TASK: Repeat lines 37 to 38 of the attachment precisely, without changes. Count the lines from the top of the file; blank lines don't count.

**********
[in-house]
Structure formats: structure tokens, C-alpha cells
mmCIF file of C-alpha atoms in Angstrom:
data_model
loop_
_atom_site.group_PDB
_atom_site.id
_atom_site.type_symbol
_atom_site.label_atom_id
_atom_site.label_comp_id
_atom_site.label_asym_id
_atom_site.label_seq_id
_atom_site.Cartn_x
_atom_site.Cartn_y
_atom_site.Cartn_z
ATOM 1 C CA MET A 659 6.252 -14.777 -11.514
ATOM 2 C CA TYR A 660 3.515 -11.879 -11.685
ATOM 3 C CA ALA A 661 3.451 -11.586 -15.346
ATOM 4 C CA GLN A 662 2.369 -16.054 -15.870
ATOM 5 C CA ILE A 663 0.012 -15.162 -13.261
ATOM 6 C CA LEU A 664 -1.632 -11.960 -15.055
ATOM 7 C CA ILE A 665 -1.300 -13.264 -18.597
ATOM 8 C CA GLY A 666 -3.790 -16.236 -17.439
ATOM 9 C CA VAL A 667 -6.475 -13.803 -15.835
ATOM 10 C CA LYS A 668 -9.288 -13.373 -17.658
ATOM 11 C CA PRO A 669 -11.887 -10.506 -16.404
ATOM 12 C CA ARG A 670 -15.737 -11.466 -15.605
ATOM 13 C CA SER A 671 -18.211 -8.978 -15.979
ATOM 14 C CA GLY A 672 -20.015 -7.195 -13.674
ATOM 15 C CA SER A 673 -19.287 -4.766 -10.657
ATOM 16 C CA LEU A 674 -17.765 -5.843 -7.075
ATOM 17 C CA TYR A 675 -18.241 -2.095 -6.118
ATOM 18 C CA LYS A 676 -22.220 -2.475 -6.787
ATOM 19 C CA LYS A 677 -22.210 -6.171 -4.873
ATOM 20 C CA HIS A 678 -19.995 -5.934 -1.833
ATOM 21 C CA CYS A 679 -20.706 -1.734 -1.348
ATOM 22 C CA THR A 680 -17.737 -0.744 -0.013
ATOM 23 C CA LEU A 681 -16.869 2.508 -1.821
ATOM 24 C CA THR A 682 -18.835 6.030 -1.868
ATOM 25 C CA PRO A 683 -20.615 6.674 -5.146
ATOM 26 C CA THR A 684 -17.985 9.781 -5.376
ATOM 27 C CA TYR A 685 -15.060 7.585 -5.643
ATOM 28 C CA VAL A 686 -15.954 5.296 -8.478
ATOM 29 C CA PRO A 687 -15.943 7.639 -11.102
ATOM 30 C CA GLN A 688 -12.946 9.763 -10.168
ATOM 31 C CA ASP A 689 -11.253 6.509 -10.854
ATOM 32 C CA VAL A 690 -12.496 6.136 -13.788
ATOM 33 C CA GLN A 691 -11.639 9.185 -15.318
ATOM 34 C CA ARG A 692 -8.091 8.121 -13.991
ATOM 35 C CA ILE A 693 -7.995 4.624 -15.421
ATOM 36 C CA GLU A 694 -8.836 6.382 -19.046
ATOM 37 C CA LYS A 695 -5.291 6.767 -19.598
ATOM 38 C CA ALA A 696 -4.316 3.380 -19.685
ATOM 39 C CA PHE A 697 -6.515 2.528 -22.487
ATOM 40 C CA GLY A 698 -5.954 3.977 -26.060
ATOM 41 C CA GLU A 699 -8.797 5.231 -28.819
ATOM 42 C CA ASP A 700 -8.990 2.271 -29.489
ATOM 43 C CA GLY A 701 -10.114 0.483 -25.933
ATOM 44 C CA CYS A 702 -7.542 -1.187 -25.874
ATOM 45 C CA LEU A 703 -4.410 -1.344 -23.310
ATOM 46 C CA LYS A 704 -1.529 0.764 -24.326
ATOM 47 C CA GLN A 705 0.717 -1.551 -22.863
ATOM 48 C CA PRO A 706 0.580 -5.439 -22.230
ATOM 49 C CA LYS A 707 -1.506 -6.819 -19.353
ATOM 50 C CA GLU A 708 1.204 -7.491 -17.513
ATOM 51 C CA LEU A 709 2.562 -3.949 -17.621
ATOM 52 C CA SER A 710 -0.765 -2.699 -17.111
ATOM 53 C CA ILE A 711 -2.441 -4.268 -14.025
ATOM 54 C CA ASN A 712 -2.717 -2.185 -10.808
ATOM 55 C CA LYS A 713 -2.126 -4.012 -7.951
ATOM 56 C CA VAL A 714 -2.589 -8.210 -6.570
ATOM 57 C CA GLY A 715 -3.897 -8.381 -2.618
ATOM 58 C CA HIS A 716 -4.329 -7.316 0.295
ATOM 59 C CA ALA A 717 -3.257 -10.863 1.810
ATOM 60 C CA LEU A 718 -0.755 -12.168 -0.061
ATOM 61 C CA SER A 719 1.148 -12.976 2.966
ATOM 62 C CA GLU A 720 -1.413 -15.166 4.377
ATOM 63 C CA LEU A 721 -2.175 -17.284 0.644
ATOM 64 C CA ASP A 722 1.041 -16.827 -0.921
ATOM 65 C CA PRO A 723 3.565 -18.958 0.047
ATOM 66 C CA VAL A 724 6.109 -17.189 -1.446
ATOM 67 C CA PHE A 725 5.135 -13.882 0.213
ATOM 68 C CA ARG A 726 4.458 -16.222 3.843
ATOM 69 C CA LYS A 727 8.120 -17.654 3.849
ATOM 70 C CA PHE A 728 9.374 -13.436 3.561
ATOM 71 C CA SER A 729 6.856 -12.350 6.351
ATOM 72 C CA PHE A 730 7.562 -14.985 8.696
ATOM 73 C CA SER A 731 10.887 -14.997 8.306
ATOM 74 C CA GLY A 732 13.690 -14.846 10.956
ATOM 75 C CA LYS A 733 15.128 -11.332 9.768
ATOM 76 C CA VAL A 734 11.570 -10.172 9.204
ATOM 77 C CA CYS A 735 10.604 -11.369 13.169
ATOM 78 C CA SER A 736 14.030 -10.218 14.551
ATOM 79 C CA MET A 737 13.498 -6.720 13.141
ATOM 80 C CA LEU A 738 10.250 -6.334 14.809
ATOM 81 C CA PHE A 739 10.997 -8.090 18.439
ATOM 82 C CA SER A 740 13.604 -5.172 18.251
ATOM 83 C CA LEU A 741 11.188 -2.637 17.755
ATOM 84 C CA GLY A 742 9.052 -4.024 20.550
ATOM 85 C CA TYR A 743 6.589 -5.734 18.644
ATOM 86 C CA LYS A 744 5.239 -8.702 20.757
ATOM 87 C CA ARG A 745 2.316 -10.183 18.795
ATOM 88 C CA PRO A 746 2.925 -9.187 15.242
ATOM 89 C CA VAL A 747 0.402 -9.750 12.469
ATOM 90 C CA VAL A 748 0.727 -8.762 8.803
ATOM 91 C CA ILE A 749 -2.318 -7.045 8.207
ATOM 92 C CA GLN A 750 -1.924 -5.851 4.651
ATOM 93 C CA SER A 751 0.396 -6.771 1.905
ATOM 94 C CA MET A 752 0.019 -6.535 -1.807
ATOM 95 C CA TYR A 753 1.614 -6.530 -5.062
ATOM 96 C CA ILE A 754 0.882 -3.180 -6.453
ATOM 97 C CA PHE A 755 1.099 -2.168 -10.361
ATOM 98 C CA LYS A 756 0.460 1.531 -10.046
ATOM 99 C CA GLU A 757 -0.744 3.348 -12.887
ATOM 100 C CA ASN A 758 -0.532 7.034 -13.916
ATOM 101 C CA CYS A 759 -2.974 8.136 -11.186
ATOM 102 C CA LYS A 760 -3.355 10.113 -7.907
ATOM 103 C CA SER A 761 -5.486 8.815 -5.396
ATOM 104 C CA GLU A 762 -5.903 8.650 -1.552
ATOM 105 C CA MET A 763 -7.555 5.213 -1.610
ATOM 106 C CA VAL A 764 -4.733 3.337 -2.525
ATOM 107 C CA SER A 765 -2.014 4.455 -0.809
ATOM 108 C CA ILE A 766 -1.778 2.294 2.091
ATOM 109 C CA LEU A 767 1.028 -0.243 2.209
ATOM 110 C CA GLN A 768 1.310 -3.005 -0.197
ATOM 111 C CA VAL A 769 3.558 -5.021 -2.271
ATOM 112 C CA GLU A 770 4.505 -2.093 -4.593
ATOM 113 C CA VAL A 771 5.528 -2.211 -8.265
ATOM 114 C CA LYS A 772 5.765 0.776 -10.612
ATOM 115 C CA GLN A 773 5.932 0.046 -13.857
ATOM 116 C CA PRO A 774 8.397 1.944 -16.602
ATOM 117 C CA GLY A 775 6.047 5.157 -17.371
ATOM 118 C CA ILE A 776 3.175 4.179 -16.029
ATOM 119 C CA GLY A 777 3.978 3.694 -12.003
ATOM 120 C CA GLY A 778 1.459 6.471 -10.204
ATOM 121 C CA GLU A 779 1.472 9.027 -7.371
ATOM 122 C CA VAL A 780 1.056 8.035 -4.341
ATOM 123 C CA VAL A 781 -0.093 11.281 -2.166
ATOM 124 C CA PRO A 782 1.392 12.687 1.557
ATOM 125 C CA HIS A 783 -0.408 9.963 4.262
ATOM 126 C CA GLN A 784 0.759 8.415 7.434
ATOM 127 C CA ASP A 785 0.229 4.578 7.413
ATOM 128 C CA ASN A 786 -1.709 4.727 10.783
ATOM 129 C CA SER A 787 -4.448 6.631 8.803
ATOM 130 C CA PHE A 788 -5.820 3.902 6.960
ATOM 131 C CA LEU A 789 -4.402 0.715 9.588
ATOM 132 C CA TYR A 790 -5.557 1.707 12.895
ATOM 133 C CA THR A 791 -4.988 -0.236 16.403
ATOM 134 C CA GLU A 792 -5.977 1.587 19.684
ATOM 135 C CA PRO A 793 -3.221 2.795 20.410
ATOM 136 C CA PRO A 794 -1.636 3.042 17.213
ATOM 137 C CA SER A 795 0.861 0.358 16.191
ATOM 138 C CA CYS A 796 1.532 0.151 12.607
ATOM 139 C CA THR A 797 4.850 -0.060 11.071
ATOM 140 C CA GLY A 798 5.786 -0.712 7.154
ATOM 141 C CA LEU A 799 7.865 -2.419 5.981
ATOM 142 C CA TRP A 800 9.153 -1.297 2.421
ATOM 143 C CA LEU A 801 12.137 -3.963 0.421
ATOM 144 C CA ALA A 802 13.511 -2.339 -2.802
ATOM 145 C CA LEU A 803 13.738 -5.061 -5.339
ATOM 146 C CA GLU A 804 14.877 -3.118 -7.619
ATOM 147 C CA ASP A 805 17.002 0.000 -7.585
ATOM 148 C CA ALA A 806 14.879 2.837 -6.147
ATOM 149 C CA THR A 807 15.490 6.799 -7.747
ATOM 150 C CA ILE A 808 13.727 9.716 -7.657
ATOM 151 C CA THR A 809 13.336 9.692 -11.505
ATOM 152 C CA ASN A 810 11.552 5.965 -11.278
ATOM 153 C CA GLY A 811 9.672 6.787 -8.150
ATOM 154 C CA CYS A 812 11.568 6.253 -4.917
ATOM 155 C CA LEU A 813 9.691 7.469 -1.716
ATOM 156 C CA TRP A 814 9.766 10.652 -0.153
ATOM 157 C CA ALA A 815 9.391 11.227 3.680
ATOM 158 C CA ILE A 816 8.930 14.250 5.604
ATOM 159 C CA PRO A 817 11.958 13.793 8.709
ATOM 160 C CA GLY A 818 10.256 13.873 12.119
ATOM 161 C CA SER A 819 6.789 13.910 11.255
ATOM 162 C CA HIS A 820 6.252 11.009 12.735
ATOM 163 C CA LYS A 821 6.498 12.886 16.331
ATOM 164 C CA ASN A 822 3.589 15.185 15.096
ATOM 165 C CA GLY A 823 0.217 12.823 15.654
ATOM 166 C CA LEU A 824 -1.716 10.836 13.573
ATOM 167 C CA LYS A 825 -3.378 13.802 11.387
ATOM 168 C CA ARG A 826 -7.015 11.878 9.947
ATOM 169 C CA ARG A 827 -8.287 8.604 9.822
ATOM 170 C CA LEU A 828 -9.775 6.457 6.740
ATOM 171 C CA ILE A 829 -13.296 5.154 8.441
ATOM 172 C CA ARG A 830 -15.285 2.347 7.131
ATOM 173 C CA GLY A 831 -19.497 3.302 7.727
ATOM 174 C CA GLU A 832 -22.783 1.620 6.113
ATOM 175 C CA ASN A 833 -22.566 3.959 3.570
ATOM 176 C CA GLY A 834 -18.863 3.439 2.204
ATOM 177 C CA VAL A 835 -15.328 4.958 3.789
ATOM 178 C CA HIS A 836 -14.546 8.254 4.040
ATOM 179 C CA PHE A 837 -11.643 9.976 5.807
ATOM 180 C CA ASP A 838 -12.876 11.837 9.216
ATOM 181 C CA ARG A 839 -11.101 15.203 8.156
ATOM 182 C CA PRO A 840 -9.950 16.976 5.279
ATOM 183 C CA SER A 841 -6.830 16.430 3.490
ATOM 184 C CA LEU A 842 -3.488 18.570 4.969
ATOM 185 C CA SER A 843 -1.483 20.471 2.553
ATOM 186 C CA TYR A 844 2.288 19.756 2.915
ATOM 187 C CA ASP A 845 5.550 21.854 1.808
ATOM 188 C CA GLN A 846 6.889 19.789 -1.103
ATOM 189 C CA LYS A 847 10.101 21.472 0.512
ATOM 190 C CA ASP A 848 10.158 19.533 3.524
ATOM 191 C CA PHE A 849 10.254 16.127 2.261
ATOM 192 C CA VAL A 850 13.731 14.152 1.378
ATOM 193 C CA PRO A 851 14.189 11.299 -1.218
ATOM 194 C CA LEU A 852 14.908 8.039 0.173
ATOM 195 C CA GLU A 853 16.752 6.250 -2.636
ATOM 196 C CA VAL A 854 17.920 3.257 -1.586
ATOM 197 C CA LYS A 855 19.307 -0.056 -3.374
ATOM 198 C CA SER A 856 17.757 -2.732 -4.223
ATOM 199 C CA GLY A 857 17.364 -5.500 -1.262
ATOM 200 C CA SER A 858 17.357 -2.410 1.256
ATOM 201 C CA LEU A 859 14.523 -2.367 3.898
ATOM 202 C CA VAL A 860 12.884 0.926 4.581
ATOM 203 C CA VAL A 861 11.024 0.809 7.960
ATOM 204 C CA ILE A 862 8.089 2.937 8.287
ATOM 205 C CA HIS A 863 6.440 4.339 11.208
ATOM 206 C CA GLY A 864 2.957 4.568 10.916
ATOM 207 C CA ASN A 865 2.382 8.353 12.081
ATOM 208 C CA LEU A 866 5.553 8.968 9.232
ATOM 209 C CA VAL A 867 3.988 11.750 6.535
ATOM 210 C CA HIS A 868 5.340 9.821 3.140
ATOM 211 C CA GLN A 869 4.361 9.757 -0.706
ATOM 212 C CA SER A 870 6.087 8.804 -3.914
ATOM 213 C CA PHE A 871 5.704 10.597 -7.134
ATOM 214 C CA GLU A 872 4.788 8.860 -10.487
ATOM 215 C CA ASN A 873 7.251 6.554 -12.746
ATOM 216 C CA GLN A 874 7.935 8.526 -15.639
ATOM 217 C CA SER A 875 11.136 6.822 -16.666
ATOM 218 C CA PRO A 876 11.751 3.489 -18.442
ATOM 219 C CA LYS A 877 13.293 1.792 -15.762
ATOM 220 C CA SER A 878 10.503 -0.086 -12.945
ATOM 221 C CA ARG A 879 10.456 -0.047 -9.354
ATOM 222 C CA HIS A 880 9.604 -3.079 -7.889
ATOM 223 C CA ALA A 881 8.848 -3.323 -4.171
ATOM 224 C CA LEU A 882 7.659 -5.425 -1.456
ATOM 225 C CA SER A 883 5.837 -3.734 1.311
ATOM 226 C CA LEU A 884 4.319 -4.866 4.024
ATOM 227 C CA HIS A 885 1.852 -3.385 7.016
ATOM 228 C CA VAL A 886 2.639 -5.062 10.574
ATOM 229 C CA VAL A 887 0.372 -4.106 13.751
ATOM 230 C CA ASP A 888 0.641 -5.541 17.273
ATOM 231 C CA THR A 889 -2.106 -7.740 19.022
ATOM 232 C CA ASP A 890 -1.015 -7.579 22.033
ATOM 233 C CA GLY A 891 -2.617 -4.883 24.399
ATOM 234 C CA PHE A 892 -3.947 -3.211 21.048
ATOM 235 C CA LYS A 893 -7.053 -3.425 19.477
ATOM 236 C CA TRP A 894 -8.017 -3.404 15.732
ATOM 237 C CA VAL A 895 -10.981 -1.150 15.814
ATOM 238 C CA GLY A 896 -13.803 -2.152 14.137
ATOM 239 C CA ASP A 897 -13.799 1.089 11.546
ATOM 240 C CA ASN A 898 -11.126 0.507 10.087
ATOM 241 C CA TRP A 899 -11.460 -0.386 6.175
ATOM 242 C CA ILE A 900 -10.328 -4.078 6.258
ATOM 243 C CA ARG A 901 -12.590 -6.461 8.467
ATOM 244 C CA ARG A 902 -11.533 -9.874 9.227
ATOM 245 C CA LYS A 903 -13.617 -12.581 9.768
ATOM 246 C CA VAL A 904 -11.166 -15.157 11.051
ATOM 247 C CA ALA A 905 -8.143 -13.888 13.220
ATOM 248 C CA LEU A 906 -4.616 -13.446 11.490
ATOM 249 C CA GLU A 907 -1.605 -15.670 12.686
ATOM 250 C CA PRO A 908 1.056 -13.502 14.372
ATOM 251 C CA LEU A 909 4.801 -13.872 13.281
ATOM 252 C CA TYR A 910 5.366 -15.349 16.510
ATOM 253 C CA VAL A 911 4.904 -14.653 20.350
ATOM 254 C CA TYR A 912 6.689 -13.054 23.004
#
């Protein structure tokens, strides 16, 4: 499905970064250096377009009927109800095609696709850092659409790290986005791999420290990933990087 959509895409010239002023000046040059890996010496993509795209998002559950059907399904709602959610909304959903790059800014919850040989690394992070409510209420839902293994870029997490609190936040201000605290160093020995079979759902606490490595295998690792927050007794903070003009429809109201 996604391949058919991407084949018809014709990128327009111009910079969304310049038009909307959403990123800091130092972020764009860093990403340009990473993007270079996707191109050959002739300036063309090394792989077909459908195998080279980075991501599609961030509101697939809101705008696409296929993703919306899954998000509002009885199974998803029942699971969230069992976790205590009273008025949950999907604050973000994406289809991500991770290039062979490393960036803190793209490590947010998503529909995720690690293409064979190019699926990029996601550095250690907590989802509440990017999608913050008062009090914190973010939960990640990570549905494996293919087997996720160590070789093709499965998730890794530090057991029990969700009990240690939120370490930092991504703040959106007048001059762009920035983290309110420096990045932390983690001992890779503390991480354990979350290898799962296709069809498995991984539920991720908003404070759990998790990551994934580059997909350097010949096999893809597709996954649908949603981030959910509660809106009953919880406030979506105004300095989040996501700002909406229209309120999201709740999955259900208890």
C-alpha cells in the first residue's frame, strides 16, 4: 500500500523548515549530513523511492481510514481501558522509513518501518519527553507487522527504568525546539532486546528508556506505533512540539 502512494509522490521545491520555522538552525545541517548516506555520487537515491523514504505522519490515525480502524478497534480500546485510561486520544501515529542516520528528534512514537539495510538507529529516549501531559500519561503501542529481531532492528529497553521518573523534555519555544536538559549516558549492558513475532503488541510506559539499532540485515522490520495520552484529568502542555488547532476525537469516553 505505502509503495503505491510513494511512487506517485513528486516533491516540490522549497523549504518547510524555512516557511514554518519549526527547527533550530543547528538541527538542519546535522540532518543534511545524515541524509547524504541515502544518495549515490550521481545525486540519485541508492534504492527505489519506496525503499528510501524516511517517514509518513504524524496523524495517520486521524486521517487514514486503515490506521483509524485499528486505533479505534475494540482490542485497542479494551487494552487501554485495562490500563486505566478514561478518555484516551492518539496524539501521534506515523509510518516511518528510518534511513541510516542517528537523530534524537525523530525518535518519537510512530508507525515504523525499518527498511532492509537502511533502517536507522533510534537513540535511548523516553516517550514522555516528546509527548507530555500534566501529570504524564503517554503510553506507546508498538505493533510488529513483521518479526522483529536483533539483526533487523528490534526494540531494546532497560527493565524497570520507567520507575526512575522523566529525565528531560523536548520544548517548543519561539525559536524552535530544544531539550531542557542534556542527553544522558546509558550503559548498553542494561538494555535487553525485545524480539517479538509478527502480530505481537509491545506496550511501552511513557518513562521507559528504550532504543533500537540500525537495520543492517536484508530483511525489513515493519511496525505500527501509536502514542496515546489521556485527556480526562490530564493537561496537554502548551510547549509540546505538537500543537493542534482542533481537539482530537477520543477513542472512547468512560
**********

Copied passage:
ATOM 22 C CA THR A 680 -17.737 -0.744 -0.013
ATOM 23 C CA LEU A 681 -16.869 2.508 -1.821